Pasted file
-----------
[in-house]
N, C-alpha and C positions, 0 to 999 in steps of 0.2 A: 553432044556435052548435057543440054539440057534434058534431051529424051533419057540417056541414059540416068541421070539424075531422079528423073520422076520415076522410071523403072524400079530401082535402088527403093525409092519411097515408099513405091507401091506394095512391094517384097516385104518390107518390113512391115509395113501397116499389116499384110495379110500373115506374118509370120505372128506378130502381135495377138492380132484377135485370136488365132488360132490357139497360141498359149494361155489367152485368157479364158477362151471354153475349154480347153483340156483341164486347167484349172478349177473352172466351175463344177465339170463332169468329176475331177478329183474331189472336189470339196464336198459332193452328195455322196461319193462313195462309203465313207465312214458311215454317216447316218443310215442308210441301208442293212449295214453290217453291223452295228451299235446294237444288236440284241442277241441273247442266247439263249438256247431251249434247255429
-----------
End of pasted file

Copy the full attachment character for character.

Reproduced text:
[in-house]
N, C-alpha and C positions, 0 to 999 in steps of 0.2 A: 553432044556435052548435057543440054539440057534434058534431051529424051533419057540417056541414059540416068541421070539424075531422079528423073520422076520415076522410071523403072524400079530401082535402088527403093525409092519411097515408099513405091507401091506394095512391094517384097516385104518390107518390113512391115509395113501397116499389116499384110495379110500373115506374118509370120505372128506378130502381135495377138492380132484377135485370136488365132488360132490357139497360141498359149494361155489367152485368157479364158477362151471354153475349154480347153483340156483341164486347167484349172478349177473352172466351175463344177465339170463332169468329176475331177478329183474331189472336189470339196464336198459332193452328195455322196461319193462313195462309203465313207465312214458311215454317216447316218443310215442308210441301208442293212449295214453290217453291223452295228451299235446294237444288236440284241442277241441273247442266247439263249438256247431251249434247255429